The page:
Press Release (ePRNews.com) - DALLAS - Apr 17, 2017 - Oil dollars often buy the latest in arms for Mideast countries like Syria, Saudi Arabia and Turkey.
But exactly who sells them?
Former defense contractor-turned-author David Treichler sheds startling light on the “Armaments Bazaar” process in his new book and portrays weapons sales to often contentious Mideast countries as sometimes problematic — and even dangerous.
Drawn from Treichler’s real-world experience during 15 years living and working in the Mideast, and extensive research, it offers insights into a process with often life-and-death consequences for both the unfortunate citizens of these nations — and their sovereign neighbors.
As time has proven, the sale of weapons can prove pivotal.to countries like Iraq under former dictator Saddam Hussein, or Iran, under the deposed Shah — or, currently, in Syria, under strongman Bashar al-Assad.
Treichler’s new fiction-based-on-fact novel, Rik’s, is about a Baghdad embassy worker whose day job is to help American companies cut through cultural and political barriers to reach trade agreements — including the sale of military hardware and intelligence systems.
By night, however, Rik is a CIA station chief who has fallen in love with a broadcast journalist on the eve of Saddam Hussein’s march into Kuwait.
In the book — as in real life, according to Treichler — Rik must constantly keep an eye on what other countries — like Russia and France — are doing in order to vie for the same business.
Maintaining parity among the regional players in the Mideast is always a factor in negotiations, Treichler asserts, and his lead character Rik must navigate some treacherous waters to help seal a deal for American interests.
The book is on sale April 20-24 online at http://dhtreichler.com/, or on Amazon, both in paperback and by digital download.
As the story unfolds, Rik becomes separated from Ingrid, the journalist, amidst tense bargaining for arms. Backchannel intelligence sources warn of an impending military action, and Saddam’s secret police begin picking up political dissidents.
Unfortunately, Rik is caught up in the sweep, and is thrown into the infamous Abu Graib prison for nineteen months. He almost dies at the hands of his captors.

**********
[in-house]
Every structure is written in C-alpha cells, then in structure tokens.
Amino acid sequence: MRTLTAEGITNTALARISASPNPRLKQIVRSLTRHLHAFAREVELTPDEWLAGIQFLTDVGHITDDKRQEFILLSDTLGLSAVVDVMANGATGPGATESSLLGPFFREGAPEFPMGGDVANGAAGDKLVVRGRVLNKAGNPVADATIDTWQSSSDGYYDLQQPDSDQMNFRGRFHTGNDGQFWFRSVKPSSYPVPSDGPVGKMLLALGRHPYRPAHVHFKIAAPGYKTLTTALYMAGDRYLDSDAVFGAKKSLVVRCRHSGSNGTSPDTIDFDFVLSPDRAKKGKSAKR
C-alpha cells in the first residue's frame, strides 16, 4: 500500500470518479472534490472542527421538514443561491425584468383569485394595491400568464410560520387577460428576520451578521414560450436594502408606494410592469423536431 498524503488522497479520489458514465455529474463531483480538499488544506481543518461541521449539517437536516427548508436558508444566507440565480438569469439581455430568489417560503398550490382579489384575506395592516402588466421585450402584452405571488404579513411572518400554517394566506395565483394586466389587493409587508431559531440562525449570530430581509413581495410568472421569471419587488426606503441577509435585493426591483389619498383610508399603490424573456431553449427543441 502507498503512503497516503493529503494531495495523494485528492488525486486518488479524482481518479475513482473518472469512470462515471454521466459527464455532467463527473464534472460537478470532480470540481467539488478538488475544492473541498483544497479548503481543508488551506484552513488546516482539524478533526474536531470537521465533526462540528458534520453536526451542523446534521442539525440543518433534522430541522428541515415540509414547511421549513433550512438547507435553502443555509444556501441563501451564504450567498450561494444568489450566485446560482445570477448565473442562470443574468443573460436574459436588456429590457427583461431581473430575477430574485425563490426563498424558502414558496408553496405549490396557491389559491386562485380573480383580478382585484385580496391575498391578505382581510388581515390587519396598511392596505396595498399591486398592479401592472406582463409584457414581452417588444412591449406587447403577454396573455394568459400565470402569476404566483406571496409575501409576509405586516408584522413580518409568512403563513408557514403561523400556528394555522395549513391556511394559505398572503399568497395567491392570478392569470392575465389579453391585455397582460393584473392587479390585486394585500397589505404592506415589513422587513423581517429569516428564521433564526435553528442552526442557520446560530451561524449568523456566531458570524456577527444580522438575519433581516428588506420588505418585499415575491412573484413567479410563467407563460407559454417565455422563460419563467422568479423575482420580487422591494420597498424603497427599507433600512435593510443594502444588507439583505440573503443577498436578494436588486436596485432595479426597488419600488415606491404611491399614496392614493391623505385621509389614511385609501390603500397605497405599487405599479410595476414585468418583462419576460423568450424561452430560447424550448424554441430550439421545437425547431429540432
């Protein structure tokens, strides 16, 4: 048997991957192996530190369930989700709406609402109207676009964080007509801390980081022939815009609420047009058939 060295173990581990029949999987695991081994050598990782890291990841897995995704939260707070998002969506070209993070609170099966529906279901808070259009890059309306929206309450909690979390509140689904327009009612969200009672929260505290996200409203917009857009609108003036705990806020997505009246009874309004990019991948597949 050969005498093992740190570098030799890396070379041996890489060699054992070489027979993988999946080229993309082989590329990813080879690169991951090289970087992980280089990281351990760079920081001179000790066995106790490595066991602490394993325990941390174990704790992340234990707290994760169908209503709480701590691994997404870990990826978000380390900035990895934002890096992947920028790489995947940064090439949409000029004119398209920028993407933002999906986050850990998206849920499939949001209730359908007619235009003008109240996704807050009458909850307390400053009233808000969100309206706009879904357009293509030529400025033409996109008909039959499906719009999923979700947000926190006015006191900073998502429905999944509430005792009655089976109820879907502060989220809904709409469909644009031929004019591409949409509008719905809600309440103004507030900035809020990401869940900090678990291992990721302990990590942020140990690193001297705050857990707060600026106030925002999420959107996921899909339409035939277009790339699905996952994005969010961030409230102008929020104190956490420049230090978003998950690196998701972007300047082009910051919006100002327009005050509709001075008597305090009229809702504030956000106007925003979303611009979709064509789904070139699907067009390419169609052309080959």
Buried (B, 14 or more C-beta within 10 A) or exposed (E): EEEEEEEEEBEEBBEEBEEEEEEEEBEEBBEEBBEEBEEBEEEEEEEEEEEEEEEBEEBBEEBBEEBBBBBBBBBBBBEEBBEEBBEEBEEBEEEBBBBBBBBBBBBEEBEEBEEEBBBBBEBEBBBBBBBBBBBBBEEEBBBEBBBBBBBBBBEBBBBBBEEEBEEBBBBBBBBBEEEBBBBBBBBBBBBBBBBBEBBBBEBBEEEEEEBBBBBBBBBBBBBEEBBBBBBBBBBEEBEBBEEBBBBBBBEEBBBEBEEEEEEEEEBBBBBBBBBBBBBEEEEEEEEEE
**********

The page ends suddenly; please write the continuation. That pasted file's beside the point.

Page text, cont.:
Then, as Coalition forces converge on Baghdad, he is released and sent home to New York — where he must wait another 10 long years to be reunited with Ingrid — on the fateful eve of September 11, 2001.
The storyline reveals just how America conducts both routine business and, to some extent, covert operations, in support of activity that remains off the books, sometimes for years, and how the United States government sometimes “forgets” an operative’s clandestine contributions — as happens to Rik when he is released from months of torture and abuse.
Dallas-based author Treichler lived and worked for decades in the region described, met with senior level officials and negotiated deals to enhance military and intelligence capabilities amongst America’s friends and allies.
In one arresting side note to Treichler’s story, the lead character, Rik, experiences a twinge of conscience after one such sale, knowing that sometimes the country’s leaders might use the military and intelligence hardware for self-serving purposes to sow fear and death — even among their own people.
Treichler says he, too, always had an eye toward the possible end use of the weaponry he brokered. But, in most cases, the deal was done to keep other powerful nations from aligning with the country purchasing the arms against America’s interests.
The process is particularly difficult in current conflicts like those unfolding every day in war-torn Syria, he adds, where weapons suppliers can find themselves in a tough ethical and moral spot.
Again, the book is called Rik’s and is available online, or on Amazon, both in paperback and by digital download.
Treichler welcomes media questions and interviews:
“to explore aspects of the Middle East conflicts, including the armaments bazaar,
“to explain the nature of the conflict’s origins,
“to detail how similar periods of seeming instability are actually the norm in world history.
“to shed light on how technology has enabled a different awareness that shapes our perceptions and options.”
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